Harold Beverage

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Harold Beverage
Born 14 October 1893
North Haven, ME
Died 27 January 1993(1993-01-27) (aged 99)
Port Jefferson, NY
Residence Stony Brook, NY
Nationality American
Fields Electrical engineering
Institutions RCA
Alma mater University of Maine
Notable awards IEEE Medal of Honor (1945)

Harold Henry "Bev" Beverage (October 14, 1893 – January 27, 1993) is perhaps most widely known today for his invention and development of the wave antenna, which came to be known as the Beverage antenna and which for the last few decades has seen a resurgence in use within the amateur radio and broadcast DXing hobbyist communities. Less widely known (outside of the community of science history researchers) is that Bev was a pioneer of radio engineering and his engineering research paralleled the development of radio transmission technology throughout his professional career with significant contributions not only in the field of radio frequency antennas but also radio frequency propagation and systems engineering.

Biography[edit]

Harold Beverage was born on October 14, 1893, in North Haven, Maine, to Fremont Beverage and his wife, Lottie Smith. He received a B.S. in Electrical Engineering from the University of Maine in 1915,[citation needed] and went to work for General Electric Company the following year as a radio-laboratory assistant to Dr. Ernst Alexanderson. In 1920, he was placed in charge of developing receivers for transoceanic communications at the Radio Corporation of America in Riverhead, New York. Three years later, at the age of 30, he received the IRE Morris N. Liebmann Memorial Prize "for his work on directional antennas."

RCA named Beverage chief research engineer of communications in 1929, a position he held until 1940. At that time, he was promoted to vice president in charge of research and development at RCA Communications Inc., a subsidiary of the Radio Corporation of America. Beverage retired in 1958 from that position and as director of radio research, but continued to work in communications as a consultant.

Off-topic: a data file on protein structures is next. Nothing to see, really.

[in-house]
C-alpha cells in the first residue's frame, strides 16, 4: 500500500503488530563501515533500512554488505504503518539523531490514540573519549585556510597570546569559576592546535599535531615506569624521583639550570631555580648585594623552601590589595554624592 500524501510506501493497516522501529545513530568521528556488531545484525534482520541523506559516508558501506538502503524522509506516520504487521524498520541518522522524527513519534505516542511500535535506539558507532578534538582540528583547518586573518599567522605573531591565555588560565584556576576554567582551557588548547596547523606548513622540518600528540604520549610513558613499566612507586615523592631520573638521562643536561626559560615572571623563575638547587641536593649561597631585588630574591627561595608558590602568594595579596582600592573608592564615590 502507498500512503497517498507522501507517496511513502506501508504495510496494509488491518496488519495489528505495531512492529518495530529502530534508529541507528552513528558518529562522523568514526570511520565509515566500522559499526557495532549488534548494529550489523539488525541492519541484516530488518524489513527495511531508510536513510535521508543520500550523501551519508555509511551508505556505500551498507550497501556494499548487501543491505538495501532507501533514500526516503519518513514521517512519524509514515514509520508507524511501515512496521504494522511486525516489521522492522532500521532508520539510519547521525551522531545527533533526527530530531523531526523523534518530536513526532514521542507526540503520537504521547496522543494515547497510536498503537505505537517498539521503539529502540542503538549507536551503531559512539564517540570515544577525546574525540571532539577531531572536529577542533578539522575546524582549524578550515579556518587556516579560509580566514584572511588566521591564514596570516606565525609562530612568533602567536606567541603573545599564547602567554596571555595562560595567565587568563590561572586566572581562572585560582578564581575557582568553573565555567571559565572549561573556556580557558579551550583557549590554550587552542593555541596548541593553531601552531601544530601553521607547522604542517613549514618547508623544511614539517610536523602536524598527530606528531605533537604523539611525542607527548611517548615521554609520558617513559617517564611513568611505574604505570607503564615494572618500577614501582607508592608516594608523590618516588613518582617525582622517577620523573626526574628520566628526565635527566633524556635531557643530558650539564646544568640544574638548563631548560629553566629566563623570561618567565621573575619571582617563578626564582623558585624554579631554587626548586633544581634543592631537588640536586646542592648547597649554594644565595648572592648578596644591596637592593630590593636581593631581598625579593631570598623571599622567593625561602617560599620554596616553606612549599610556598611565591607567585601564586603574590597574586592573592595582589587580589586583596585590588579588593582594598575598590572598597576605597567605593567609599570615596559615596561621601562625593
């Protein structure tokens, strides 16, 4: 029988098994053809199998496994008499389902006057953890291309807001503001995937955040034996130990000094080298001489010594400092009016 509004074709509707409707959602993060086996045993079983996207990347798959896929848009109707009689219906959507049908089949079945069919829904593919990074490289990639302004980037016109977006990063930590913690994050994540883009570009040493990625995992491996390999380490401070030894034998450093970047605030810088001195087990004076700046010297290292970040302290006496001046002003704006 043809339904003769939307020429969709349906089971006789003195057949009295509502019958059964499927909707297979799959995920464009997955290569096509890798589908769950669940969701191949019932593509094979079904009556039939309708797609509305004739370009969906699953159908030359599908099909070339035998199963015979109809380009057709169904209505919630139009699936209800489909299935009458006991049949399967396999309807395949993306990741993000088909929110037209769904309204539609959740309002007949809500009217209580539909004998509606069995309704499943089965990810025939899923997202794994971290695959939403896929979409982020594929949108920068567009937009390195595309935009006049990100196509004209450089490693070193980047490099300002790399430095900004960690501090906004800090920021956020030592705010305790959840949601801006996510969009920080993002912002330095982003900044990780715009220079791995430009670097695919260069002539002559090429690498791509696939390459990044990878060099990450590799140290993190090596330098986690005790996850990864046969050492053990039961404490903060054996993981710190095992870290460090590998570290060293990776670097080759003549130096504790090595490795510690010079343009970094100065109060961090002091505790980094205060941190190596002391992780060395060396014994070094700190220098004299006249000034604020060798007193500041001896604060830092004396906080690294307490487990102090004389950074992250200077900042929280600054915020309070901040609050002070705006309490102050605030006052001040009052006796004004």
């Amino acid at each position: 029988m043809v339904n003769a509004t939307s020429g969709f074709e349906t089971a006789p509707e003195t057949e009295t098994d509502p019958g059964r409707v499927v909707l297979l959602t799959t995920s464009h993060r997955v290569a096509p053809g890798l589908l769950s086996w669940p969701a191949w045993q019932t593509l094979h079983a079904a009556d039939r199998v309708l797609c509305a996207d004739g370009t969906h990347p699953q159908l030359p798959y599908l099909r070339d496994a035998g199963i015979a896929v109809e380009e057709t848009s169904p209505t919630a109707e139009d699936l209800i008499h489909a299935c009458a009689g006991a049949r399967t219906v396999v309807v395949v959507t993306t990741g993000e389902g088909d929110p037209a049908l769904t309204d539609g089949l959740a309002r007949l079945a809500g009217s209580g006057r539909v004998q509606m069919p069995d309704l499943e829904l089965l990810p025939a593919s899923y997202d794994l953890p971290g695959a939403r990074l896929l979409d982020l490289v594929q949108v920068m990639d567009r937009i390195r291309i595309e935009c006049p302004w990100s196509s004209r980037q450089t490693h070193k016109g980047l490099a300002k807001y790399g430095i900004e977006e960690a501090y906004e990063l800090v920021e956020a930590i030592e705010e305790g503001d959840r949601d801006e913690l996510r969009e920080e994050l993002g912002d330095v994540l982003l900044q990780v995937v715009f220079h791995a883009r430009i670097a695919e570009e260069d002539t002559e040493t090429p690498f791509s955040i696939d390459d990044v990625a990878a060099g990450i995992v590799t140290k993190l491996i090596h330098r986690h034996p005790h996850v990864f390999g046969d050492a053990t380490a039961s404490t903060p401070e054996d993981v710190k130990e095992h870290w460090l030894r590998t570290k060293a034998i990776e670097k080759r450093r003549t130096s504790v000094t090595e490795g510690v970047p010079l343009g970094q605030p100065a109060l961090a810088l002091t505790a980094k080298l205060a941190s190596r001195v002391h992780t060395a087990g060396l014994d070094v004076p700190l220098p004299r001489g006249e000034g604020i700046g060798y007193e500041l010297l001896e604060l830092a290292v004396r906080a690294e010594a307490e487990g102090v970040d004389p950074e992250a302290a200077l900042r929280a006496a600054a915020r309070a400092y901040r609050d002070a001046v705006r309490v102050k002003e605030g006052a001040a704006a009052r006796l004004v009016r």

In 1938, the Radio Club of America presented him with its Armstrong Medal for his work in the development of antenna systems. The Beverage antenna, the citation said, was "the precursor of wave antennas of all types." Beverage was awarded the IRE Medal of Honor in 1945, "In recognition of his achievements in radio research and invention, of his practical applications of engineering developments that greatly extended and increased the efficiency of domestic and world-wide radio communications and of his devotion to the affairs of the Institute of Radio Engineers."[1] In awarding him its AIEE Lamme Medal in 1956 the American Institute of Electrical Engineers cited him "for his pioneering and outstanding engineering achievements in the conception and application of principles basic to progress in national and worldwide radio communications."

Beverage died on January 27, 1993, at the John T. Mather Hospital in Port Jefferson, L.I. He was 99, and lived in Stony Brook, New York.

List of patents[edit]

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